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Hague denounces 'sham' Burma polls

Foreign Secretary William Hague has denounced planned elections in Burma as "a sham process designed to keep the regime in power".

His comments came after it was announced that the main opposition movement, the National League for Democracy, had been dissolved by the authorities less than two months before the November 7 poll.

The League, led by Nobel Peace Prize-winner Aung San Suu Kyi, won the last national elections to be staged in the south-east Asian state in 1990, but the generals overturned the result.

The Foreign Office in London said the Burmese authorities had also rejected the registration of five parties representing some of the country's ethnic minorities.

And reports on Thursday said the elections had been called off in several areas - mostly parts of the country where ethnic minorities are dominant.

In a statement Mr Hague said: "These actions expose the elections in Burma for what they are - a sham process designed to keep the regime in power and deny the Burmese people their right to freely choose their leaders.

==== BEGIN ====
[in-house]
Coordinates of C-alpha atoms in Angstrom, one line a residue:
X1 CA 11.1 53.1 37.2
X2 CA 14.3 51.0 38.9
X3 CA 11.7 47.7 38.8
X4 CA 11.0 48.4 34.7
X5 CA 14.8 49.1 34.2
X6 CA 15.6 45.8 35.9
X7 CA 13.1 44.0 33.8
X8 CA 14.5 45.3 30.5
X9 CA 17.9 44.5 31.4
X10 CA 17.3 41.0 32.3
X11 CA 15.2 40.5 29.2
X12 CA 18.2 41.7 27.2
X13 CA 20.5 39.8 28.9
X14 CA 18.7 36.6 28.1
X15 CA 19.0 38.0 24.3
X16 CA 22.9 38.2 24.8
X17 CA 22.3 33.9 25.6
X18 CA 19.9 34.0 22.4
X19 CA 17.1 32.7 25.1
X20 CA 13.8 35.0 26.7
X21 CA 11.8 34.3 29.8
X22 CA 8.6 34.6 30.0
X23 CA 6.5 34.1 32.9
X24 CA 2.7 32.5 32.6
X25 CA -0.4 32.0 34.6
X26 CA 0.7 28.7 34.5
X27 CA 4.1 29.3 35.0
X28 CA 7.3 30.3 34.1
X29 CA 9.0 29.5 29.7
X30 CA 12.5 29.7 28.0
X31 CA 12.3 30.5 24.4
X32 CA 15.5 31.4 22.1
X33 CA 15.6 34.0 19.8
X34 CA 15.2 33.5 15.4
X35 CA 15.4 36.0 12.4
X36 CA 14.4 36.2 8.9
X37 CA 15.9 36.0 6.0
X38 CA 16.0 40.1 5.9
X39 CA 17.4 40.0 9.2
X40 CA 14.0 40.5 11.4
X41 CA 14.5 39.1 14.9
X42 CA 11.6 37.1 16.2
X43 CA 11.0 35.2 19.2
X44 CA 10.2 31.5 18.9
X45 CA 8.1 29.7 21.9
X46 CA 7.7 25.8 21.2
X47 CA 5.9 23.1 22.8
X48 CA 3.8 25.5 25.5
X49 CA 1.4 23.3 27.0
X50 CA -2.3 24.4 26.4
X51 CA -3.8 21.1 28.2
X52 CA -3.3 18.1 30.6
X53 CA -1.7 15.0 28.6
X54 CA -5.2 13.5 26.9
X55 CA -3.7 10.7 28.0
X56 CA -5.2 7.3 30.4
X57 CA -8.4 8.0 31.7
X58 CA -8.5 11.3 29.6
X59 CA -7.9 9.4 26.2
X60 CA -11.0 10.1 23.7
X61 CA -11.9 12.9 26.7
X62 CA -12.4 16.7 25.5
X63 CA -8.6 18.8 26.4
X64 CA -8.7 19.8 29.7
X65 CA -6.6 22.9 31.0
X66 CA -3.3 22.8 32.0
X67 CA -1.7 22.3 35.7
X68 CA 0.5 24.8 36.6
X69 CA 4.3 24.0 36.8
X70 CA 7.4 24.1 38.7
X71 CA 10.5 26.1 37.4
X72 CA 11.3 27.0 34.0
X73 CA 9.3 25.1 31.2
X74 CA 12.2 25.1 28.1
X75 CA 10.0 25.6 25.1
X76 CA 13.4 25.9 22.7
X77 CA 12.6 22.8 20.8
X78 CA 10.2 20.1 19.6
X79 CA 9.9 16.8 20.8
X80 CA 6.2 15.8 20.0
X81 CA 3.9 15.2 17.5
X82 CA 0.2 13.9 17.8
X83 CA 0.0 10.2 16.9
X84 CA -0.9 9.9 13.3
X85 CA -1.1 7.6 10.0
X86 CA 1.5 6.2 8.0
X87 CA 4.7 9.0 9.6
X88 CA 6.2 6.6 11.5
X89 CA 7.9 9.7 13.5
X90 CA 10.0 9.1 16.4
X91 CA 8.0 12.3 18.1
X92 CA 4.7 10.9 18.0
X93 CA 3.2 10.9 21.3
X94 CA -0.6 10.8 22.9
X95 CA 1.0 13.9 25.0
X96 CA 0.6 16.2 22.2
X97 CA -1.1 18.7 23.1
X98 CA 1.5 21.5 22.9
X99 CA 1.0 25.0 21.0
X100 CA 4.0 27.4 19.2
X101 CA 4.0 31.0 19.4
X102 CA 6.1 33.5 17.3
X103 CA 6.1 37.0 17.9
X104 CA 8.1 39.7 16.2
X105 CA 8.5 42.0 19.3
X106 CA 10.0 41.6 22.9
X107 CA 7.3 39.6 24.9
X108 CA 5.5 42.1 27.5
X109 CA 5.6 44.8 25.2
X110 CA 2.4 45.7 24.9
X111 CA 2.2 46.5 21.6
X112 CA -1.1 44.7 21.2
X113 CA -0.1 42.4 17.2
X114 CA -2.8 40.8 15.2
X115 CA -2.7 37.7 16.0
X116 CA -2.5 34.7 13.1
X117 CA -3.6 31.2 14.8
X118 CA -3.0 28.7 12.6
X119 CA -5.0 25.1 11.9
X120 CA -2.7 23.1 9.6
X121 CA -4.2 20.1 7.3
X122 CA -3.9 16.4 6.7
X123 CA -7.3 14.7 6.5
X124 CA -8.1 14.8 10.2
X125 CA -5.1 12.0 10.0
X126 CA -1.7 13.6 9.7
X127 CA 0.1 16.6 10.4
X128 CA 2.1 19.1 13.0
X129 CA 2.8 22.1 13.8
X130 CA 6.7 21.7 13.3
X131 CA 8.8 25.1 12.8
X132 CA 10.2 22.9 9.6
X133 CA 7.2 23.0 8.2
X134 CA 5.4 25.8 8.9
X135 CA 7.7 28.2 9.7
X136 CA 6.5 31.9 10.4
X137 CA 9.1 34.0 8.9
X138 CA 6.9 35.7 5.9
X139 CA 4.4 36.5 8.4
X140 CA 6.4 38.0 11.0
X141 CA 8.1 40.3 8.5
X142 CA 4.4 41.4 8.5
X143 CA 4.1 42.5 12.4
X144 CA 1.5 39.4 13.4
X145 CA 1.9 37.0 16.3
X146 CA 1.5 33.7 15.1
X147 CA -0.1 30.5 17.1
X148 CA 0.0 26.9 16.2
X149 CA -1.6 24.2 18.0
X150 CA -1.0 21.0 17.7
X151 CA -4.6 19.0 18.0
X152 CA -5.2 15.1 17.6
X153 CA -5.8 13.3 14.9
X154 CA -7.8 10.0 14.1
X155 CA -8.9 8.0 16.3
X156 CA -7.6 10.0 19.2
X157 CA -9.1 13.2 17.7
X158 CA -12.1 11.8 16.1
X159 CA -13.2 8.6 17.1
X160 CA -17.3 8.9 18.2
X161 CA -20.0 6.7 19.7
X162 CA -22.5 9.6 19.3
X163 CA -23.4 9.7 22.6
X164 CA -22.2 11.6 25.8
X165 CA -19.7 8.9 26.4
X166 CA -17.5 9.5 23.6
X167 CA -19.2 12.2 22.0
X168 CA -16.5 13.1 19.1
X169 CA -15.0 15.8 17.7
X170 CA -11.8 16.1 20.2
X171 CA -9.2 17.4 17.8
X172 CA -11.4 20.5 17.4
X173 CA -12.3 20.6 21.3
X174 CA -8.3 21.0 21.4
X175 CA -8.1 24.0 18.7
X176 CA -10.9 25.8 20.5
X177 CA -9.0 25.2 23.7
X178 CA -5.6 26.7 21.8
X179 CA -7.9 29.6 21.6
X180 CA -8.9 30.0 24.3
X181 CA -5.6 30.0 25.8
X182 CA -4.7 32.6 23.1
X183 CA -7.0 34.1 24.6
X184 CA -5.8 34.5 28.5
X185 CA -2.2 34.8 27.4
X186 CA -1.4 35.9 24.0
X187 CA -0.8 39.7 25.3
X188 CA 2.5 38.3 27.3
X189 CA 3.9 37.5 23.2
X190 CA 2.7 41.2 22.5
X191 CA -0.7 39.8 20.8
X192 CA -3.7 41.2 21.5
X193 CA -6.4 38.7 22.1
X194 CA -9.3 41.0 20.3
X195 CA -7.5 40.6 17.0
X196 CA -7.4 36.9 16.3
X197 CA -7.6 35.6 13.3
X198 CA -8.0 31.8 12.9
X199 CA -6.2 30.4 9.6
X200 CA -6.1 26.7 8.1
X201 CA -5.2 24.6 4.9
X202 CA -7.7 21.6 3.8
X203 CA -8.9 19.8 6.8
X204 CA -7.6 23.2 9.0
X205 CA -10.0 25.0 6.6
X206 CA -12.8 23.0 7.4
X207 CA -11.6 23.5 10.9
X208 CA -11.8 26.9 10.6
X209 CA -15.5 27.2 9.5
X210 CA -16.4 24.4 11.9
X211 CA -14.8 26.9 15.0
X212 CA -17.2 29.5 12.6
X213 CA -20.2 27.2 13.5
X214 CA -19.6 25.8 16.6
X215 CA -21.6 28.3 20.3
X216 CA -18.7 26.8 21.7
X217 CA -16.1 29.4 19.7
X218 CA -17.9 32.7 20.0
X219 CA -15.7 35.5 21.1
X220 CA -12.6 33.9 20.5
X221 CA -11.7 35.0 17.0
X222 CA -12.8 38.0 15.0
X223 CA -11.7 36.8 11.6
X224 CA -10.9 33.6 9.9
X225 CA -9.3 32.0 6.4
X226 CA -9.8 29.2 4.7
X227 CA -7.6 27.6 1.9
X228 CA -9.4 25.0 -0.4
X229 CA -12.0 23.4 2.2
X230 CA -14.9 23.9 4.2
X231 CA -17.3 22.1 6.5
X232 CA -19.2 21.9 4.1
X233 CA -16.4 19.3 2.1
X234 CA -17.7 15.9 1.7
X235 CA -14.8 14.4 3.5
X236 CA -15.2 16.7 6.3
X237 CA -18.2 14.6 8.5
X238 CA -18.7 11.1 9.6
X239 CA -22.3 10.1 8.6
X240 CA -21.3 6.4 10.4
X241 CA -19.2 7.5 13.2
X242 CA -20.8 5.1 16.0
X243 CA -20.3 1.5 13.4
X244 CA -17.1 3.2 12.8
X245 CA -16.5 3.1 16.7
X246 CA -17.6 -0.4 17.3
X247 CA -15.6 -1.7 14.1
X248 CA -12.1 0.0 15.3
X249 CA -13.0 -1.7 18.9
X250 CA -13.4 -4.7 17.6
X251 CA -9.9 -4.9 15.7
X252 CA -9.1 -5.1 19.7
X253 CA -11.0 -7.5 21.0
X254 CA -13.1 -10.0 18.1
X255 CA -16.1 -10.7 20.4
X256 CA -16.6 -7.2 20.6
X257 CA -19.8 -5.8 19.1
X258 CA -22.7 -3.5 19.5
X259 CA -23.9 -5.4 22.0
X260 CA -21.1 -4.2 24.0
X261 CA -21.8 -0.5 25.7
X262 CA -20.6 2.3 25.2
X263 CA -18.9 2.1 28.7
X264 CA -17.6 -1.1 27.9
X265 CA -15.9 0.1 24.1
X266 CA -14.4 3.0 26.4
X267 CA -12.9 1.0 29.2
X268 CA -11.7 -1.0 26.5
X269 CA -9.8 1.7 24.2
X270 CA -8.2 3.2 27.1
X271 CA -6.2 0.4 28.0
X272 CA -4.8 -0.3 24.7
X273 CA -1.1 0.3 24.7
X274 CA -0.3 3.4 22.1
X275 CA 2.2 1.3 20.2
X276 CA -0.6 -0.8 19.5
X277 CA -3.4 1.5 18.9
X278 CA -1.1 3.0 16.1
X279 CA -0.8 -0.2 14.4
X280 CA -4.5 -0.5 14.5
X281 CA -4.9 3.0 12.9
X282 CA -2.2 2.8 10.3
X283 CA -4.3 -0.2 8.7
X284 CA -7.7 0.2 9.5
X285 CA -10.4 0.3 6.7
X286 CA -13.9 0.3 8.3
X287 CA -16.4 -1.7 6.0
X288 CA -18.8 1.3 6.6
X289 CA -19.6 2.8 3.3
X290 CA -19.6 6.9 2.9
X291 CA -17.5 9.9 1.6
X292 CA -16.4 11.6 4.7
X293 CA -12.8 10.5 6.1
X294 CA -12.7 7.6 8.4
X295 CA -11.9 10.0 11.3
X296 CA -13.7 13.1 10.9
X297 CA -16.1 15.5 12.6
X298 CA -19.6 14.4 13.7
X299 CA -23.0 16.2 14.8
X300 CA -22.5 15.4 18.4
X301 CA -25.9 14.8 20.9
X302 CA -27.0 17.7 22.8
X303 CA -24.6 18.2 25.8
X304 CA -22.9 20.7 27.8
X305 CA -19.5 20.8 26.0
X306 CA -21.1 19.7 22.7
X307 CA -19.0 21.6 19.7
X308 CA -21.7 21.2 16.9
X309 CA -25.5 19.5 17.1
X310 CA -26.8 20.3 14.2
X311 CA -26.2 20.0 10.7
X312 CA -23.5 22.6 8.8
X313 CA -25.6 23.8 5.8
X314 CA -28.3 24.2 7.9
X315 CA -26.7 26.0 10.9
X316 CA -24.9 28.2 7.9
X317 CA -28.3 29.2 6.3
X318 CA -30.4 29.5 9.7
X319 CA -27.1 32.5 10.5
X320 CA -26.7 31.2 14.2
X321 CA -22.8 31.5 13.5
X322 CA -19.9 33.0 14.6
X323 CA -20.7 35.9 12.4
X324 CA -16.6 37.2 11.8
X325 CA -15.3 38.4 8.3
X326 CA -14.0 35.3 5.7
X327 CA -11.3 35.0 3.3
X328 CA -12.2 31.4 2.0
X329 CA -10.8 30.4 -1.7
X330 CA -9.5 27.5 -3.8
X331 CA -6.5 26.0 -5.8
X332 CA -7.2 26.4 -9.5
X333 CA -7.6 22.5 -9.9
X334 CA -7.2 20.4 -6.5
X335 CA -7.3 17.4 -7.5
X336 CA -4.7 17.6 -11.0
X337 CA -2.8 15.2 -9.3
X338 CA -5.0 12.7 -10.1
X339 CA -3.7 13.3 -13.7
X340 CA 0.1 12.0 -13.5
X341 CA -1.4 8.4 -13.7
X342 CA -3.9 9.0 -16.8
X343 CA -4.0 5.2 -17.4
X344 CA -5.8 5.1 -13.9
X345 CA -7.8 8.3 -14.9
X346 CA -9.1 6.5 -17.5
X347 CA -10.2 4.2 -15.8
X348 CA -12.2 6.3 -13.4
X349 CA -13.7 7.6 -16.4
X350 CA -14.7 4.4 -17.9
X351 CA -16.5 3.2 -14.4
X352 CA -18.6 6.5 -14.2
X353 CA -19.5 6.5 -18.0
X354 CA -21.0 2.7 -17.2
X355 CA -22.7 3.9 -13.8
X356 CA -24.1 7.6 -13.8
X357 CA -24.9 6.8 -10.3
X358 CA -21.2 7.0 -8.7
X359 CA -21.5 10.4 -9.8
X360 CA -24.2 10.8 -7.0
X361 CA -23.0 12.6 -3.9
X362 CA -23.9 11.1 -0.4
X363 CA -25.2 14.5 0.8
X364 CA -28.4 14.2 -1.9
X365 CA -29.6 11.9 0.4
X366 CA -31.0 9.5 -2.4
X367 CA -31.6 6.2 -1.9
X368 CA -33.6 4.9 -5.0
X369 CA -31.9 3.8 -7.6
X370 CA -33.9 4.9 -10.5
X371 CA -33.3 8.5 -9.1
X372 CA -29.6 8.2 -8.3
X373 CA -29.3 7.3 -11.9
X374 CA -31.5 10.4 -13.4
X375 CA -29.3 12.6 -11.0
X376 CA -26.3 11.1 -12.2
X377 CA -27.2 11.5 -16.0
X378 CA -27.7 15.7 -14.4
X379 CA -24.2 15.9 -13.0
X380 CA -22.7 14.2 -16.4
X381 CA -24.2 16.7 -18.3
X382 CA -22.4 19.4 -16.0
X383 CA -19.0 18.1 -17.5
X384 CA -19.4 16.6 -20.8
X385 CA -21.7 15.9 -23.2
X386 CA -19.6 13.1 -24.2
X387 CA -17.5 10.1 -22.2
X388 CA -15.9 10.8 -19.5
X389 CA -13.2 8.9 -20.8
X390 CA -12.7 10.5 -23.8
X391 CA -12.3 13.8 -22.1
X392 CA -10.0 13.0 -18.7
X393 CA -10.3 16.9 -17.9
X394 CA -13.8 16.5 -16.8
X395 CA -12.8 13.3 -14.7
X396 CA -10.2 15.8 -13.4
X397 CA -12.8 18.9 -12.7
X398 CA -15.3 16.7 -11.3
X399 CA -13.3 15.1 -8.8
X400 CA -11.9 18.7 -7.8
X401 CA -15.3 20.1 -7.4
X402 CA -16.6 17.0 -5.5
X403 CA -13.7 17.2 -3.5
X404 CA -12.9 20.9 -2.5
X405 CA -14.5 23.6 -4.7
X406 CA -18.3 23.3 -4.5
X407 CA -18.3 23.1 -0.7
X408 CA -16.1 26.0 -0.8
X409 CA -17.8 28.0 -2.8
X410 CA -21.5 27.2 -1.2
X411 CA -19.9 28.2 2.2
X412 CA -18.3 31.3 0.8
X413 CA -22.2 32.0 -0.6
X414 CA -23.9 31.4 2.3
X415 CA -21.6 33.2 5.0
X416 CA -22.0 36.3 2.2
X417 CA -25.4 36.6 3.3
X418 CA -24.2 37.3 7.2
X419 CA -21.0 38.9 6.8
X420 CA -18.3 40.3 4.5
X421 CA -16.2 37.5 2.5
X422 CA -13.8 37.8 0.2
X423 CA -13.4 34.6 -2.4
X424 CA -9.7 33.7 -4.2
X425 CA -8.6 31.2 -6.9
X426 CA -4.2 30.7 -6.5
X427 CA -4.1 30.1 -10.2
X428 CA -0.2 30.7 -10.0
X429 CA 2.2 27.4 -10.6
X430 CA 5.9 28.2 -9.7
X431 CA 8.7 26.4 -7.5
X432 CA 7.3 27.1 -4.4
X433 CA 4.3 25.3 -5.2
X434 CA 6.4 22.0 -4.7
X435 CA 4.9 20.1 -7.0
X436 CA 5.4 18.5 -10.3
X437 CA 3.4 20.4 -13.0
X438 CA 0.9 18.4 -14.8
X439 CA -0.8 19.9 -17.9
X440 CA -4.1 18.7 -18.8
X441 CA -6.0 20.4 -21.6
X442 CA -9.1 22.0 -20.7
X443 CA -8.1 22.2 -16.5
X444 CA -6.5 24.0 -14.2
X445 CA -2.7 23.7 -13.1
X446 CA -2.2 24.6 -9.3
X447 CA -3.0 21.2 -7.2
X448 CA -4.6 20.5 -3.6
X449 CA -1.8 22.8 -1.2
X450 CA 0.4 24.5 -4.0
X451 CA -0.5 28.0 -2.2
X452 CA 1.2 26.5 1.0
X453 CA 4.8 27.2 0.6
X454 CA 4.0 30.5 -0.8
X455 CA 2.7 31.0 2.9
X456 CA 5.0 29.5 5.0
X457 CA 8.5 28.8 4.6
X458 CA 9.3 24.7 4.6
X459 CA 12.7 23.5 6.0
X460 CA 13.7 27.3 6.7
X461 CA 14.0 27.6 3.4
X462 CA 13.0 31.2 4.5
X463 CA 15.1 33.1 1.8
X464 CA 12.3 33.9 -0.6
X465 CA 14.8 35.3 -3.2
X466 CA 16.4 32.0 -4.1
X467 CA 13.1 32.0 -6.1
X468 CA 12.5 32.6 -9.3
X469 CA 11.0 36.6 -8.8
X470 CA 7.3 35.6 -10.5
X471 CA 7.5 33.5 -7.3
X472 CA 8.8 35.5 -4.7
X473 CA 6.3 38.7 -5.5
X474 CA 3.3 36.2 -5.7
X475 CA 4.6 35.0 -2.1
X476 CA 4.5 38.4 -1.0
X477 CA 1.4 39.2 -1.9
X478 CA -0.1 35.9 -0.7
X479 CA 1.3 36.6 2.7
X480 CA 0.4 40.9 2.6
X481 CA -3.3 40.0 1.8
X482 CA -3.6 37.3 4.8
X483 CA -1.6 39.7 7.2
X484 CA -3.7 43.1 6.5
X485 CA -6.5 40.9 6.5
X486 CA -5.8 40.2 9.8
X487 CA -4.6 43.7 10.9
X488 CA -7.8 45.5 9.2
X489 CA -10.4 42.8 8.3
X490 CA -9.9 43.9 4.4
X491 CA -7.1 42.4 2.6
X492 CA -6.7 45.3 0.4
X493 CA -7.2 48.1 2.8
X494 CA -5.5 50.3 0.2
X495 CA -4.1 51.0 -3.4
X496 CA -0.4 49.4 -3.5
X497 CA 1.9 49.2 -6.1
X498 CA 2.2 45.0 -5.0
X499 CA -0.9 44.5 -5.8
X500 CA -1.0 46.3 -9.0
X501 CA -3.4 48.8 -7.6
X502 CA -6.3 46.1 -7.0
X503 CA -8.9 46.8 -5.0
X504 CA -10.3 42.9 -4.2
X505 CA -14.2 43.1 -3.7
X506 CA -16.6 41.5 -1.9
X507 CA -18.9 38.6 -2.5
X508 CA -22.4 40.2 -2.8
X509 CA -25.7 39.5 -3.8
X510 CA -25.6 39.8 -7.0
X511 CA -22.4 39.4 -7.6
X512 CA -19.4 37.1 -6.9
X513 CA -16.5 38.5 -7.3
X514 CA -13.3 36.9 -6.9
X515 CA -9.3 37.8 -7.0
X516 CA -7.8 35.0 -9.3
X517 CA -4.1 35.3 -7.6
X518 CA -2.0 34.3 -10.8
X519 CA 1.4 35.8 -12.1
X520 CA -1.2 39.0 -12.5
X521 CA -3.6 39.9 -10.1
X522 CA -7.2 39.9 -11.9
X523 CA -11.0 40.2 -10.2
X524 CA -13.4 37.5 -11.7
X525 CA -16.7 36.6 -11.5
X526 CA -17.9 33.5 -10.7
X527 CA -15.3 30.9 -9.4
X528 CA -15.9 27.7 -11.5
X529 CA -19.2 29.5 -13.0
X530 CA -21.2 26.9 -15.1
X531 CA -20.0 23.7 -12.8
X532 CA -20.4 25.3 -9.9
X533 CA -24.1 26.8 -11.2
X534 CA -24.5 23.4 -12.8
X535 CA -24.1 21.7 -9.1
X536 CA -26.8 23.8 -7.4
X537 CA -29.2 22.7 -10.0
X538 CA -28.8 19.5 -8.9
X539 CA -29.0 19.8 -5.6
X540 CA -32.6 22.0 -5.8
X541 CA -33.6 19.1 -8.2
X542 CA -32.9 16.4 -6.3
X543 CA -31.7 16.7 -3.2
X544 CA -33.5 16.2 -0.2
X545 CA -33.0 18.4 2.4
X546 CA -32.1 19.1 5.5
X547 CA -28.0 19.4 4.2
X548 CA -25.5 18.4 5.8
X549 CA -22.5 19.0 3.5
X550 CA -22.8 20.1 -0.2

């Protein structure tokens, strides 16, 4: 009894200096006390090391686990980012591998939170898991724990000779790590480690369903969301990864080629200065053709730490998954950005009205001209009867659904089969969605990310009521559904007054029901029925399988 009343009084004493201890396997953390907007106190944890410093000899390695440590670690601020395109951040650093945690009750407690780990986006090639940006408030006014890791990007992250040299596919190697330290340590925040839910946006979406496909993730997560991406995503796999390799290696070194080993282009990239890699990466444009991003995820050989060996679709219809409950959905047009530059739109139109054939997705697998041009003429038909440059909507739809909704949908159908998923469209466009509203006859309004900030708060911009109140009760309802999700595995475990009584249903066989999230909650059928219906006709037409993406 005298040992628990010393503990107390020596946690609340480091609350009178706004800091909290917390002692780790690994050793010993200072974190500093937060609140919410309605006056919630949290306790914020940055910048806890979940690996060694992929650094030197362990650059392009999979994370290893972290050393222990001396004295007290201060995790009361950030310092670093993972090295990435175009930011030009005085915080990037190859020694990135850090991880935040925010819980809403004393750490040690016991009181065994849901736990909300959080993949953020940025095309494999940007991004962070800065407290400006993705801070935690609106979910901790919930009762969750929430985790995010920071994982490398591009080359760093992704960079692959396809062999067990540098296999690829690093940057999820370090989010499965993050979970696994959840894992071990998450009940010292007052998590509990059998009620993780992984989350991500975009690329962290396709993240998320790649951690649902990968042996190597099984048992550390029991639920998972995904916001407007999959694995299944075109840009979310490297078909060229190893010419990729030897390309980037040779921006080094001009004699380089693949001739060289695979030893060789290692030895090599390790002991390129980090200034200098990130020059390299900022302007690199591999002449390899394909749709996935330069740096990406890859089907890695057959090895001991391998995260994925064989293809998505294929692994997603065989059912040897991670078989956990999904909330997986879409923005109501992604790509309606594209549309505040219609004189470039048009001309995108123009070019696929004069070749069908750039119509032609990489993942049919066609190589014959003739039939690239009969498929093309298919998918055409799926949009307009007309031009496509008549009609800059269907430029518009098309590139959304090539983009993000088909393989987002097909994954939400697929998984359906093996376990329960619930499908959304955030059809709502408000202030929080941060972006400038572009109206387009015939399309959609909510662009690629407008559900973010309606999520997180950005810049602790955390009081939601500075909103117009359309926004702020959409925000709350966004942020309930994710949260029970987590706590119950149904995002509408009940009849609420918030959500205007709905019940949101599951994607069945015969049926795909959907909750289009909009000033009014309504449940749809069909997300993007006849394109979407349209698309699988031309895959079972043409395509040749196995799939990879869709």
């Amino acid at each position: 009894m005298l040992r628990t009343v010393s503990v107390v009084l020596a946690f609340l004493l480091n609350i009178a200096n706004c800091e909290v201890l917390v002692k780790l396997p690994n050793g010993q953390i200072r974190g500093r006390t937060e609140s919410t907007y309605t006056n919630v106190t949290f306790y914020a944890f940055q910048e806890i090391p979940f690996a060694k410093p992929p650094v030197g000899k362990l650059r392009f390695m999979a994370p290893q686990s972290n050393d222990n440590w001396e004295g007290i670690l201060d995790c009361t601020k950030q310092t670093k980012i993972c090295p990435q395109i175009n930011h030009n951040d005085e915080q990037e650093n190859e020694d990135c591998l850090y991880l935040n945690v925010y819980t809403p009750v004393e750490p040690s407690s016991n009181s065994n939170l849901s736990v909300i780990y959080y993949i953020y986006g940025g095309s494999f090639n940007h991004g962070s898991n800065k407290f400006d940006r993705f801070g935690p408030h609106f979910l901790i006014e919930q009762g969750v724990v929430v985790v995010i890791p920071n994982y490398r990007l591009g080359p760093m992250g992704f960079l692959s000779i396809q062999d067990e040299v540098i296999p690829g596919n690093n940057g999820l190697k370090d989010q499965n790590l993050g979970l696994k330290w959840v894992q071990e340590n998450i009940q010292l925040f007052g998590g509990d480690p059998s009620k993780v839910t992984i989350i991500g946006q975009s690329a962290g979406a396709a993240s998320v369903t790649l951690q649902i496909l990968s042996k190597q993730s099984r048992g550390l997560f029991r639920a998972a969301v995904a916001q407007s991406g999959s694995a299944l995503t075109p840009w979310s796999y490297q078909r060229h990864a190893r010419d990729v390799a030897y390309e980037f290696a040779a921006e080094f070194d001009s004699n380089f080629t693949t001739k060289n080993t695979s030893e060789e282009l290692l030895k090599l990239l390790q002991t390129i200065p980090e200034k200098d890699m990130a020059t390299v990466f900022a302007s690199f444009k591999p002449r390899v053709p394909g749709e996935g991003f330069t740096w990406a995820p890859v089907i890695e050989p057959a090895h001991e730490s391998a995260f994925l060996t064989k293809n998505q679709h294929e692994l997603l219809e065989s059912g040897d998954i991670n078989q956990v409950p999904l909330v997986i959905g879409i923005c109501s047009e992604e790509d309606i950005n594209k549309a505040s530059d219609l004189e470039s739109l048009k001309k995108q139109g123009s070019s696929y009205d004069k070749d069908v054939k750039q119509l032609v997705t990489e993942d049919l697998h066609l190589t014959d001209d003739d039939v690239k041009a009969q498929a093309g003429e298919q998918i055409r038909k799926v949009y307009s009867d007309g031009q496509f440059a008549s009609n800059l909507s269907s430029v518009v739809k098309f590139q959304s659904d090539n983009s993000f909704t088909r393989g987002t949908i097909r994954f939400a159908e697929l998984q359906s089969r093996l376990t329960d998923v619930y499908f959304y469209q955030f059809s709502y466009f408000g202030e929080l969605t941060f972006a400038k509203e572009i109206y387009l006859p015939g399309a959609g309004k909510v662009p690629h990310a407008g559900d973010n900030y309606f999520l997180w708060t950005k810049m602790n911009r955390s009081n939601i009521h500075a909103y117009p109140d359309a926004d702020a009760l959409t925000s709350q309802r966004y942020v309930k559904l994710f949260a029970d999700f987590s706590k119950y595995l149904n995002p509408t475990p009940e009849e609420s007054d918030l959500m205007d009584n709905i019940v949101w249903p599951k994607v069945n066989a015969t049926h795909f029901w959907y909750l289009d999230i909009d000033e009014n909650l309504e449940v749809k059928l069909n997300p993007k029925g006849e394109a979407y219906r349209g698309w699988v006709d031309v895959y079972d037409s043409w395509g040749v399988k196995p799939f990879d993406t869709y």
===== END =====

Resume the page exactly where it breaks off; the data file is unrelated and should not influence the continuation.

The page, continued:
"The elections should have been a chance for national reconciliation; helping to end decades of ethnic conflict and needless poverty in the country. This opportunity is being squandered.

"These latest developments should be greeted with dismay and condemnation by the international community and a renewed determination to support the people of Burma."

Shadow foreign secretary David Miliband said: "These elections will not be free, and they will not be fair. All these elections will do is tighten the junta's grip on the throat of Burma's people.

"Political opinions in Burma are effectively banned, and while the people of Burma are prevented from being able to speak out, it's important we do so on their behalf."

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